All it takes is stepping into the atrium entrance of the new performing arts center at Edgewood High School to know what the space means to the students, staff and future arts patrons.

The new light-filled atrium-style foyer with room to congregate replaces the cramped hallway that had led to the school’s auditorium. It is indicative of what lies beyond in the new McKinley Performing Arts Center that has transformed the music and drama departments with more space, functionality and light.

“I love it. There’s lots of natural light,” senior Nate Frucht said at Sunday’s grand opening. “It (the old space) was a lot less open and flowing.”

He also likes that chairs will be moved into the atrium to turn it into a casual study area when there are no performances in the auditorium.

The new space replaces and expands the high school’s old auditorium. It was built in the space the former auditorium occupied and extended into what was a grassy area. The auditorium also will be used by the neighboring Edgewood College and Edgewood Campus School.

The McKinley Performing Arts Center features state-of-the-art performance spaces and includes a 465-seat theater, classrooms and rehearsal spaces. It also includes the Kathleen O’Connell Auditorium — which was the name of the old theater, honoring the principal who started in 1955 and served for 29 years — as well as the Rockne F. Flowers Atrium and the Walker Music Center.

The old theater was not accessible to people with disabilities, and the new stage is about five times as deep and two times as wide, said Mike Elliott, president of the high school. The dressing rooms were a level below, and to go from one side of the back stage to the other required going through the dressing rooms, he said.

Now the dressing rooms, makeup room and green room are all on the same level, and a shop to build and store sets is at the back of the stage.

The band rooms, the choral room and the piano classroom are on the same level so it’s now possible to just wheel the equipment into the auditorium for performances, Elliott said.

“It’s nice to have windows in the band room and not be in the basement anymore,” said Gabby Guinther, a senior who plays the flute.

Carrie Backman, who teaches instrumental music at the high school and is band director at the college, said the space is now as good as what is happening in the facility. She said because the classrooms were in the basement and there was no elevator, instruments had to be carried up and down the stairs. The old classroom space was located near the pool, didn’t have windows to let in natural light and was not air-conditioned — all factors that made it less healthy for humans and instruments.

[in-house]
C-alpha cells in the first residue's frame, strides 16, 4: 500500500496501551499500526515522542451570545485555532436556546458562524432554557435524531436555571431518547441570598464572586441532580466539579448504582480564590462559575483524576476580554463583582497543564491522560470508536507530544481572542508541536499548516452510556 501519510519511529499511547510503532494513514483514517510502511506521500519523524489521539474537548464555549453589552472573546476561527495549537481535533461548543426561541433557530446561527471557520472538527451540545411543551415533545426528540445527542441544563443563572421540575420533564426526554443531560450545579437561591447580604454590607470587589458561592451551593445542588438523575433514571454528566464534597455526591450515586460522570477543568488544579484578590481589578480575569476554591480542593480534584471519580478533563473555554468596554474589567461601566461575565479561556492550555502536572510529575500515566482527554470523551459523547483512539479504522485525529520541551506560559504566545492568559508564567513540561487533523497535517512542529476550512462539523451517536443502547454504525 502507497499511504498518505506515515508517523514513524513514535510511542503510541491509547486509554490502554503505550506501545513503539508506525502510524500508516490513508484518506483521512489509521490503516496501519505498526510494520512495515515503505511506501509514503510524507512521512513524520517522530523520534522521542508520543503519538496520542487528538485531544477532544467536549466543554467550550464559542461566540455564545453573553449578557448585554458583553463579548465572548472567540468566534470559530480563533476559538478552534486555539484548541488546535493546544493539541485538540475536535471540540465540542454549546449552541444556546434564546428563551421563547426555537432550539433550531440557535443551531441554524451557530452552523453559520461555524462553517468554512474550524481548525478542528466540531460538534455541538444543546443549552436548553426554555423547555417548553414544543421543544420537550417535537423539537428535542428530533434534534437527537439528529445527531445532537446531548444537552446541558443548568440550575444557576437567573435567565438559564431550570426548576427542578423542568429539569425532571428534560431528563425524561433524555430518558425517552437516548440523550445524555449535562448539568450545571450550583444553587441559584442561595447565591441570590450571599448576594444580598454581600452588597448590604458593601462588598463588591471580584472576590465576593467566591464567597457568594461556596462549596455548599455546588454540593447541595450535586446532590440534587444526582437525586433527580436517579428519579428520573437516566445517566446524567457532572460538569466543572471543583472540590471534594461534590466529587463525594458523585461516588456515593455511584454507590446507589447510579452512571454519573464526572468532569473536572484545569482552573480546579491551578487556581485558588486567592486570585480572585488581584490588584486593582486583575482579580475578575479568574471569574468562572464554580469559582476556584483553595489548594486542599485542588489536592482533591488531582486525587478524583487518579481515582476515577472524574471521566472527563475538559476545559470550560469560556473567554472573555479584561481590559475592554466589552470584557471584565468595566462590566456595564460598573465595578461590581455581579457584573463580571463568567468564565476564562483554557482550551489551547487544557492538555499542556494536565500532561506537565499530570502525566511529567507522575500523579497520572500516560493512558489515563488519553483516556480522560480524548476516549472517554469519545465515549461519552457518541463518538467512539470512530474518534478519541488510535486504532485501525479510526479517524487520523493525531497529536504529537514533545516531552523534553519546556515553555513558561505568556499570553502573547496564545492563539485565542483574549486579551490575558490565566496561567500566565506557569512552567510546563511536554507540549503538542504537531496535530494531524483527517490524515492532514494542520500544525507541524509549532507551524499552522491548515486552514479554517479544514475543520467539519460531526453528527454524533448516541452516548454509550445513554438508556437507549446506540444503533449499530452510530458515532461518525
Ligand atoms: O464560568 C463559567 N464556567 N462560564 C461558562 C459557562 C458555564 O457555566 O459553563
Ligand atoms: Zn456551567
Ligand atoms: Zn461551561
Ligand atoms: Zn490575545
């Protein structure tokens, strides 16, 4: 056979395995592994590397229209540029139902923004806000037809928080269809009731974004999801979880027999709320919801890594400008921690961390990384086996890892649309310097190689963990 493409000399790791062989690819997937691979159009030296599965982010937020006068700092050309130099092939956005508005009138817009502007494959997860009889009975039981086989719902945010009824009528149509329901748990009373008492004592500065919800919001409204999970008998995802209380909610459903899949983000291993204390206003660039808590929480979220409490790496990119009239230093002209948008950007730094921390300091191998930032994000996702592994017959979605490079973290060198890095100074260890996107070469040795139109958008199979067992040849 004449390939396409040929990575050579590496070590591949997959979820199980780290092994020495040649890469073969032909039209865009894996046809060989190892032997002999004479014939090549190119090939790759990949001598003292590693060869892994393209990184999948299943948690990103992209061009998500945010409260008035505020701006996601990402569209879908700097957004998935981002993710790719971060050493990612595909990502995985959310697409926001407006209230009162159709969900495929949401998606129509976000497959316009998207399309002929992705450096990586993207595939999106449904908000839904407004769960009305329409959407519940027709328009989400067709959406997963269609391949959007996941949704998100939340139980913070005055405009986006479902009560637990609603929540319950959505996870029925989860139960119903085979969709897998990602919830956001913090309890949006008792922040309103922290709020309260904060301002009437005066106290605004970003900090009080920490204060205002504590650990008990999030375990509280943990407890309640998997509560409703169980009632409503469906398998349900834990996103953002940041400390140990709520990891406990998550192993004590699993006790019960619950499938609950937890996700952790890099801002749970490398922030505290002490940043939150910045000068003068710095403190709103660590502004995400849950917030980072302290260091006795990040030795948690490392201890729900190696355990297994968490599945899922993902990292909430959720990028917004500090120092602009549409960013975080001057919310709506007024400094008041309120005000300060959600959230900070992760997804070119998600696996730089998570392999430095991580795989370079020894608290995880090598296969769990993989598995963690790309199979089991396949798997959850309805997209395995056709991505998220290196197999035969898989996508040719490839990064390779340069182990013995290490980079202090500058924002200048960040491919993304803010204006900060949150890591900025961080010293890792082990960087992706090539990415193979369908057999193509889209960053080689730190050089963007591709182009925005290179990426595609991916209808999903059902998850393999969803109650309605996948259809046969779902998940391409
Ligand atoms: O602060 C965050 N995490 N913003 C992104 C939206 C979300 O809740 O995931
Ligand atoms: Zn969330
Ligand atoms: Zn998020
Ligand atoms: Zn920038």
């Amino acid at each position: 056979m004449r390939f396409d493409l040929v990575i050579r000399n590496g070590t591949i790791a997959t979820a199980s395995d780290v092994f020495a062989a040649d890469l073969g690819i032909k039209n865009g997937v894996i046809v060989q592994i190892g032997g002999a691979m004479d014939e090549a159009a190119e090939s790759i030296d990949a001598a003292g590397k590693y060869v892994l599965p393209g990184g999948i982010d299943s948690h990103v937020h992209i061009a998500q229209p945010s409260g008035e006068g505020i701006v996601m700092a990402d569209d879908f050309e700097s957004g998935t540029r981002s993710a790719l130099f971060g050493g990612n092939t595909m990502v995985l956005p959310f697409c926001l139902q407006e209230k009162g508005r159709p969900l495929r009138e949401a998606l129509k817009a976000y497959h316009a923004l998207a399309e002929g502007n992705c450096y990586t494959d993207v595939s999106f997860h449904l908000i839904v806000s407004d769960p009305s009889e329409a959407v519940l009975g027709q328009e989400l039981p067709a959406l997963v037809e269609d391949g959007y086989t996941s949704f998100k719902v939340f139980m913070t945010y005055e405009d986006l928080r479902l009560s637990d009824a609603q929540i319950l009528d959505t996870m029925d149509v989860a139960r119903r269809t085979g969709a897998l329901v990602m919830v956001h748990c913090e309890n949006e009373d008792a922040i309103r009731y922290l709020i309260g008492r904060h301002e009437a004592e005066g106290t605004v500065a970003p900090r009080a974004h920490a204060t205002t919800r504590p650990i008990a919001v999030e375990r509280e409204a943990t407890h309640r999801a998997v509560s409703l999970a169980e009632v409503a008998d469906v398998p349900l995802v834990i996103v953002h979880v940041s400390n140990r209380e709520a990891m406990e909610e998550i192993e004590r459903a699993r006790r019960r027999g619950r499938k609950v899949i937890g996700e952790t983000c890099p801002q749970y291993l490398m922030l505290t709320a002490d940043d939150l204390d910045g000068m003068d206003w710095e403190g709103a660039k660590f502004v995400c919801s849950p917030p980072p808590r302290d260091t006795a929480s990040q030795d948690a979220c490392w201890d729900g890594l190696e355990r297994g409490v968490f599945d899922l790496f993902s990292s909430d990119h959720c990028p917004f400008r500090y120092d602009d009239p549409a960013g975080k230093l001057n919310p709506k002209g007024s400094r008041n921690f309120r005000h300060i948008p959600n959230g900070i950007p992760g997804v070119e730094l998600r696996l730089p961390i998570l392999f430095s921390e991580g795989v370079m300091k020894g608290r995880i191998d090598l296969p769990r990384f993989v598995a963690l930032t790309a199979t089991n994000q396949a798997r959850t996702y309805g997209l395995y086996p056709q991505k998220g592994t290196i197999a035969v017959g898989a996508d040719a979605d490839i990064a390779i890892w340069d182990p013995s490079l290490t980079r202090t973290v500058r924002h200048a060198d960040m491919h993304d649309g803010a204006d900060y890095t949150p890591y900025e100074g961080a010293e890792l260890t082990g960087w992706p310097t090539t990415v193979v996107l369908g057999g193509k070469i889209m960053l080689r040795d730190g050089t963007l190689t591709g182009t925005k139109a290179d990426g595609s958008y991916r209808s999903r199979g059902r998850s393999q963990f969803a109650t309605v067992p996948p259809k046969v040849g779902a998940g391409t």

In addition, pipes overhead would sometimes leak into music department classrooms, rain would come through the auditorium roof at times and the dressing rooms would flood.

“There was leaking from every direction,” Backman said.

The performing arts center is named after Dennis McKinley, a 1963 Edgewood High School graduate who has served as a band director and in many other positions at the high school — including associate principal, alumni director and interim president — since he started teaching there in 1967. He still works there part-time.

The $9.6 million rebuild and expansion was made possible in part by a substantial gift from Diane Ballweg, who is the namesake for the Diane Ballweg Theatre at Edgewood College and is the founder and instructor of the high school aviation program. Ballweg, who was a freshman the first year McKinley taught at Edgewood High, wanted to name the performing arts center after him.

“It took me a long time to absorb that,” said McKinley, who was enjoying reunions with former students at the grand opening. “It didn’t become real till last Thursday when we had our first all-school Mass in here.”

Cecil Powless, a senior who played Jesus in “Godspell” last year in performances at First United Methodist Church while the theater was being built, said the new space is an “absolute treat” and aptly named after someone who “put his life into this school.”

“It really is what Dennis McKinley is all about — encouraging the arts,” senior Michael Orosz-Fagen said.

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